Inflammation and prostaglandins
Inflammation is a normal reaction to protect the body from harmful pathogens or irritants and to promote healing of damaged tissues. It is complex process of cellular interactions of the immune system that is mediated by certain chemicals produced at the site of tissue damage, infection or trauma. Symptoms of inflammation include redness, heat, swelling and pain or discomfort.
The process of inflammation includes the widening and increased permeability of small blood vessels, exudation of fluid and migration of immune cells like macrophages and neutrophils into the tissues where damage, infection or irritation has occurred. The fluid causes swelling and the cells produce inflammatory chemicals like prostaglandins, interleukins and leukotrienes. These chemicals attract more inflammatory cells to help with wound healing and disposing of harmful pathogens but they also magnify the inflammatory response. In doing their job, some of these inflammatory mediators can also cause pain, swelling, fever and redness. If the inflammatory process continues beyond protecting and healing it becomes chronic and can end up damaging normal tissues.
Nonsteroidal anti-inflammatory drugs (NSAID)Nonsteroidal anti-inflammatory drugs (NSAID) are medications that inhibit cyclooxygenase (COX), an enzyme involved in the synthesis of prostaglandins like PGE2, which have important functions throughout the body but are also potent inflammatory mediators and cause pain, swelling and other symptoms of inflammation. They are called nonsteroidal as corticosteroid drugs are also used to treat inflammation but target a different enzyme in the pathway of prostaglandin synthesis.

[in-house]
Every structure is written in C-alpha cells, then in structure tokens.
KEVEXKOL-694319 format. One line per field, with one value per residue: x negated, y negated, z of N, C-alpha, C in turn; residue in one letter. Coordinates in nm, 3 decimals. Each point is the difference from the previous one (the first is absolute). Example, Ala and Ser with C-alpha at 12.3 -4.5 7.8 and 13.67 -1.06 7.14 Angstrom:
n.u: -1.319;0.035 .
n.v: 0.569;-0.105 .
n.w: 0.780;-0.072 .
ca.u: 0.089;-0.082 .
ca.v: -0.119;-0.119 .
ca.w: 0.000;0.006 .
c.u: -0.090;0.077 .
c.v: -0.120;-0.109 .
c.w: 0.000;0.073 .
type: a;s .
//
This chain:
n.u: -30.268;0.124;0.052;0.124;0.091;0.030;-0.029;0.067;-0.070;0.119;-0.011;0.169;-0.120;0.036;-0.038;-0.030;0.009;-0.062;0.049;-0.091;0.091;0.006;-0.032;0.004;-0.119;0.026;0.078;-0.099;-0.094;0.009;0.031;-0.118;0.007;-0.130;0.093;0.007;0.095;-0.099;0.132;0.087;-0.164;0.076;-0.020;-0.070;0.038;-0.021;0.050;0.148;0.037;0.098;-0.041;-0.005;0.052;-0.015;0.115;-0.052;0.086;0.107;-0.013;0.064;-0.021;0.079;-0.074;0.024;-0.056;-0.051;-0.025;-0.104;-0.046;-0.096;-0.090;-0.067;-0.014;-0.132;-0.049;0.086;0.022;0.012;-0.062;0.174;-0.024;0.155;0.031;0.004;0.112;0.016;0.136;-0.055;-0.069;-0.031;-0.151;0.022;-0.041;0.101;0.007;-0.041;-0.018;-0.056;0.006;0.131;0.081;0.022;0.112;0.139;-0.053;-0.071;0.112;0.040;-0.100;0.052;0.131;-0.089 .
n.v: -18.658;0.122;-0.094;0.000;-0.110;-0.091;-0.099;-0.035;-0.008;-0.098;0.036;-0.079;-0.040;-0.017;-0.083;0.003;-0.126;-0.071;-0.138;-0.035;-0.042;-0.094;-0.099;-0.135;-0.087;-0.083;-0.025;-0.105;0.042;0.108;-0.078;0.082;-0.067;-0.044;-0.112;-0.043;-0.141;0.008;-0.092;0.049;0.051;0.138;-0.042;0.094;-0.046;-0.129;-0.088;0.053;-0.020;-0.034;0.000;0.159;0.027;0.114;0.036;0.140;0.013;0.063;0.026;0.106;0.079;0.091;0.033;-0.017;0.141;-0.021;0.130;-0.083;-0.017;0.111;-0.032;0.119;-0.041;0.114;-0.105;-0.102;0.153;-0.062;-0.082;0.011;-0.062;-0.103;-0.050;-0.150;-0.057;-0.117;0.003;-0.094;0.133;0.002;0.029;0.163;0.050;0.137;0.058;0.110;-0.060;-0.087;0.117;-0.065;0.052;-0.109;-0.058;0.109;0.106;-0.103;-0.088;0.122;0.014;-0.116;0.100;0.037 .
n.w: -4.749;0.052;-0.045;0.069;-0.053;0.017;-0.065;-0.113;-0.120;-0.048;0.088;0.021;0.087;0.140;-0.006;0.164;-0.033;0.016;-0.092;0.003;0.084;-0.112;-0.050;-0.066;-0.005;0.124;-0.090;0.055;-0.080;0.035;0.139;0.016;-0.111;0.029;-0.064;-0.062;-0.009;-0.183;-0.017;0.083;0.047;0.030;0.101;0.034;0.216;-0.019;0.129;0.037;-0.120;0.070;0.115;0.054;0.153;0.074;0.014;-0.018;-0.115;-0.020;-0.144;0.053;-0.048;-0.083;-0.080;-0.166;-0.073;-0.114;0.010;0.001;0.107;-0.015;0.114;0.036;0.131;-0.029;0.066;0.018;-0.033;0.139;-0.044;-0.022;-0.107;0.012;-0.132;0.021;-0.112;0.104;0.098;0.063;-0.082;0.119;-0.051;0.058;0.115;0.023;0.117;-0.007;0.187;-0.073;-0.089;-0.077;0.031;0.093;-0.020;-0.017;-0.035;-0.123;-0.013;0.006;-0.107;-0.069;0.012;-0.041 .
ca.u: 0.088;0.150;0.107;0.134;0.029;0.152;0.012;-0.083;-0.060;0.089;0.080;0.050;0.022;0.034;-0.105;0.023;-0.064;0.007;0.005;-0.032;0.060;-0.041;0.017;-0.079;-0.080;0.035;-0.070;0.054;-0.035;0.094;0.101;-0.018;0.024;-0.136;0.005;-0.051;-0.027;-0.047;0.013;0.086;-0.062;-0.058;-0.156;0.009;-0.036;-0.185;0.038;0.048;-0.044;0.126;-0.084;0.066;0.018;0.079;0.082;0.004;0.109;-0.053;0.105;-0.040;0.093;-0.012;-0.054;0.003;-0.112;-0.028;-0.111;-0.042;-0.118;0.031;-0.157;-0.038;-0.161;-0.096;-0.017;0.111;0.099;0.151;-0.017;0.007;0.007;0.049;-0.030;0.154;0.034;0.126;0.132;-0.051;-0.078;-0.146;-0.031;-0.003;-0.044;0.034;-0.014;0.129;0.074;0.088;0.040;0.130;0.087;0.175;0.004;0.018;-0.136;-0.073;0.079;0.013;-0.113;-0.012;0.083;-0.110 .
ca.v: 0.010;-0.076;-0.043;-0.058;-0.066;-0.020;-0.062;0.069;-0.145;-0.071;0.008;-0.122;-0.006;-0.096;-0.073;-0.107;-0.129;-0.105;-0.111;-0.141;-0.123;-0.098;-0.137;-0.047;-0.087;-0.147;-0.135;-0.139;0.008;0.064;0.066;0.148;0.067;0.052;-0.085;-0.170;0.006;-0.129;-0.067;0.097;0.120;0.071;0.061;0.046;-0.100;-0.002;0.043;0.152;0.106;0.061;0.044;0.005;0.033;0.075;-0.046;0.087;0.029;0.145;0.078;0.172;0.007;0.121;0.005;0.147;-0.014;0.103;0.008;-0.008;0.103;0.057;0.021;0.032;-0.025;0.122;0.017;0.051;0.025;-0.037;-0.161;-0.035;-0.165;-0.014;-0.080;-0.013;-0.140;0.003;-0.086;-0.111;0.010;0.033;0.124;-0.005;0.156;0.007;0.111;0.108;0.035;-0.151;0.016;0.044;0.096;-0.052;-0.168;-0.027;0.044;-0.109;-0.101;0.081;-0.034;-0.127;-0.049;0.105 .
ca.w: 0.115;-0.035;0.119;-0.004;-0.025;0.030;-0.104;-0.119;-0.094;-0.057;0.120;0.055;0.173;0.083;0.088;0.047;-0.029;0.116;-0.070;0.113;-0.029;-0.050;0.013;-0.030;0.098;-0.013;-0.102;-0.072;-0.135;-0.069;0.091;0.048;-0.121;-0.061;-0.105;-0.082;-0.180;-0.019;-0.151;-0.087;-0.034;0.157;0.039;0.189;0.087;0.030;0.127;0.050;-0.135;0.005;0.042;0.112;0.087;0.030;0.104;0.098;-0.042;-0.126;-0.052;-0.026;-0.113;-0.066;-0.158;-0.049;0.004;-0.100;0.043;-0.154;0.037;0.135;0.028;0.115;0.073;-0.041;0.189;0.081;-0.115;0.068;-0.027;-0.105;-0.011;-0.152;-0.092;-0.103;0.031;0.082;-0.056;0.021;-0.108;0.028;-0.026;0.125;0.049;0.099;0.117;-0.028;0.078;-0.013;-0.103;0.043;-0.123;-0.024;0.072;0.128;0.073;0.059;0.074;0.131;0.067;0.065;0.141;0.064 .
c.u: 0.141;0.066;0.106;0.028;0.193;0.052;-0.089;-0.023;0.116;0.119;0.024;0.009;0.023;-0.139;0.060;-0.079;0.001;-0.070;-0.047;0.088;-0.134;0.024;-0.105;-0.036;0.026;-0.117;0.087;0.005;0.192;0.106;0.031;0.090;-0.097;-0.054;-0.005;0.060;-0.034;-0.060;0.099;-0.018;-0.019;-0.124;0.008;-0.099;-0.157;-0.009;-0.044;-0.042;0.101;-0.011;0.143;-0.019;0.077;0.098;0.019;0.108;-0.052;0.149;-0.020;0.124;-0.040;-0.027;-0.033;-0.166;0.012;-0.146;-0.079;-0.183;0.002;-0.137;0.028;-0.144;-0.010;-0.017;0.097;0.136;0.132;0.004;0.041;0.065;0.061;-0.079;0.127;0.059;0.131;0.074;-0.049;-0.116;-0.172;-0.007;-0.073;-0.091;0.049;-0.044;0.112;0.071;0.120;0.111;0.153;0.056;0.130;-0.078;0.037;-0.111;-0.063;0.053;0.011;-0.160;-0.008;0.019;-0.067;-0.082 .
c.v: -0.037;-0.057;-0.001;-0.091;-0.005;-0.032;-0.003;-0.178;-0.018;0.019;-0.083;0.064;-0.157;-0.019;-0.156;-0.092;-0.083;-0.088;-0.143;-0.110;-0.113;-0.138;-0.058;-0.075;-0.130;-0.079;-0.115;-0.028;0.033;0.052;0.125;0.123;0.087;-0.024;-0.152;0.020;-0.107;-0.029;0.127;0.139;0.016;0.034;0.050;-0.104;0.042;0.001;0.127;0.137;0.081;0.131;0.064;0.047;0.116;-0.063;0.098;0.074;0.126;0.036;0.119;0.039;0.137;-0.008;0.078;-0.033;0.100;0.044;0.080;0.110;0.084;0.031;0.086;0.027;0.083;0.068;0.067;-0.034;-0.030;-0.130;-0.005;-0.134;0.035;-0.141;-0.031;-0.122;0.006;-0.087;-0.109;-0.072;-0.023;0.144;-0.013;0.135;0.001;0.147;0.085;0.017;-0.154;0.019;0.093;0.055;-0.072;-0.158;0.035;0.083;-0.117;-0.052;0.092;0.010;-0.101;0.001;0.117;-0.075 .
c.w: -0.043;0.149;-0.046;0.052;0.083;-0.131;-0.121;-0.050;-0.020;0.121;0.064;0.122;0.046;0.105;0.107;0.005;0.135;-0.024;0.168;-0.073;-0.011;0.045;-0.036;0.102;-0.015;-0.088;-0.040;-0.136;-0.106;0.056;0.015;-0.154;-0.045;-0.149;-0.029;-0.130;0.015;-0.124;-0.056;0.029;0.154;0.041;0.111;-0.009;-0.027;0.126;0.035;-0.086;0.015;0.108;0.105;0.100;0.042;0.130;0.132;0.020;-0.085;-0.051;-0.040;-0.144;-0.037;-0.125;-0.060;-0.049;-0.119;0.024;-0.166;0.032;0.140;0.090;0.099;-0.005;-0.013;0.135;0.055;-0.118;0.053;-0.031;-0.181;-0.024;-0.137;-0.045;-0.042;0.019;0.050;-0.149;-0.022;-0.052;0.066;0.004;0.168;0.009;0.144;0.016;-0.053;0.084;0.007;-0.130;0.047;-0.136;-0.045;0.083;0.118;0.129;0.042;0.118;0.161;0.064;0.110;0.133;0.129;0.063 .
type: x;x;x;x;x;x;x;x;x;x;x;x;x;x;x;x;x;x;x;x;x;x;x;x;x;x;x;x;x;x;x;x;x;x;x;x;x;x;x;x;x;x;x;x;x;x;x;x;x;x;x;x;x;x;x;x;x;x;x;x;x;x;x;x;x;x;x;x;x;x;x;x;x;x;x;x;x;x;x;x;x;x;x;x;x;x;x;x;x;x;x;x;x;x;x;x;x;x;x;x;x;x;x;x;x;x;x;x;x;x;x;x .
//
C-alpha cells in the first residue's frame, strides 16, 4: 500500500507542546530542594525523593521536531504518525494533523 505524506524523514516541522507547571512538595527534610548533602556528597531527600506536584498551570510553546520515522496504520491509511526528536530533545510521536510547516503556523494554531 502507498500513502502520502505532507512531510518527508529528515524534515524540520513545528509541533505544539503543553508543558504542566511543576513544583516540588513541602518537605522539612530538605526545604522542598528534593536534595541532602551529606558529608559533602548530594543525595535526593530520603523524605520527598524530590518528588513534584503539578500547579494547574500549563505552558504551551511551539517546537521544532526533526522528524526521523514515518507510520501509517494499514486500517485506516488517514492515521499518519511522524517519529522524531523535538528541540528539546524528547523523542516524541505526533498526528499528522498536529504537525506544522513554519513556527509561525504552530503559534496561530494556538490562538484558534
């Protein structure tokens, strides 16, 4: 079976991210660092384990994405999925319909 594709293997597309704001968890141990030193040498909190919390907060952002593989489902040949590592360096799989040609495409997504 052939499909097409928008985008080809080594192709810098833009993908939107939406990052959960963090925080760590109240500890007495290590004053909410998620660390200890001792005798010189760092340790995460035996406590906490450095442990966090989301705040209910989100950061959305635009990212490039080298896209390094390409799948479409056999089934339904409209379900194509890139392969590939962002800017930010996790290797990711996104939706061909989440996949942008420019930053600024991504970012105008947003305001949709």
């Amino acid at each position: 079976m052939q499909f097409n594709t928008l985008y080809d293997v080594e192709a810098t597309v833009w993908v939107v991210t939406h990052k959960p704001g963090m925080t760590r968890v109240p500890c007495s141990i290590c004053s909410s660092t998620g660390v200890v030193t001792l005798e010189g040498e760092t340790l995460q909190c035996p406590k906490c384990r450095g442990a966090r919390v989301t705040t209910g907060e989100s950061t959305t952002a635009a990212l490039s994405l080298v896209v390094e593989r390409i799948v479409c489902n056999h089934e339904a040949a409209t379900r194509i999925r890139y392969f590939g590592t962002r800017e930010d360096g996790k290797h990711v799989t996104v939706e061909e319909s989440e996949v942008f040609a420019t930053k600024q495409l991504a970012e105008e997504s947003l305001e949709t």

There are two main COX enzymes, COX-1 and COX-2. COX-1 is present in most cells and plays an important role in many normal cell functions, including aggregation of blood platelets, which controls bleeding; protection of the stomach lining or mucosa by promoting cell growth; also in maintaining normal kidney function by regulating blood flow. COX-2 is only produced by inflammatory cells, and is induced during the inflammatory process, although it is also found in very small amounts in some tissues.
Some NSAIDs like phenylbutazone and carprofen inhibit both COX-1 and COX-2, which is the cause of the more serious side effects of non-specific COX inhibitors. These include gastric bleeding and ulcers due to the inhibition of prostaglandins that are protective of the stomach lining and have vasodilator (cause widening of blood vessels) action which helps maintain normal blood flow. Kidney damage is also a potentially serious side effect and again this is due to the inhibition of protective prostaglandin production by blocking COX-1. Meloxicam and firocoxib are specific COX-2 inhibitors and have no inhibitory action against COX-1, which makes them more effective for pain and inflammation, without the gastrointestinal or kidney side effects associated with COX-1 inhibition.
Inflammatory conditionsInflammation and pain occur due to several chronic and acute conditions in animals, including:
- Inflammatory joint diseases like osteoarthritis, a degenerative disease of the joints caused by wear and tear where the cartilage around the bone is worn away. It is a common condition in many dogs, particularly as they age, which restricts mobility and can cause lameness.
- Soft tissue injuries, such as sprains and strains that are due to trauma to the tendons, ligaments, muscles or joints.
- Following orthopaedic and soft tissue surgery.
Anti-inflammatory medications for veterinary useThese anti-inflammatory medications are generally specifically indicated for veterinary use.
- Phenylbutazone is an oral paste used to treat pain and inflammation in horses caused by joint and soft tissue injury
- Carprofen is a non-specific oral anti-inflammatory used to treat dogs to help manage the pain and inflammation caused by osteoarthritis.
- Meloxicam oral suspension and firocoxib chewable tablets are specific COX-2 inhibitors used to relieve pain and inflammation due to osteoarthritis in dogs and following orthopaedic and soft tissue surgery.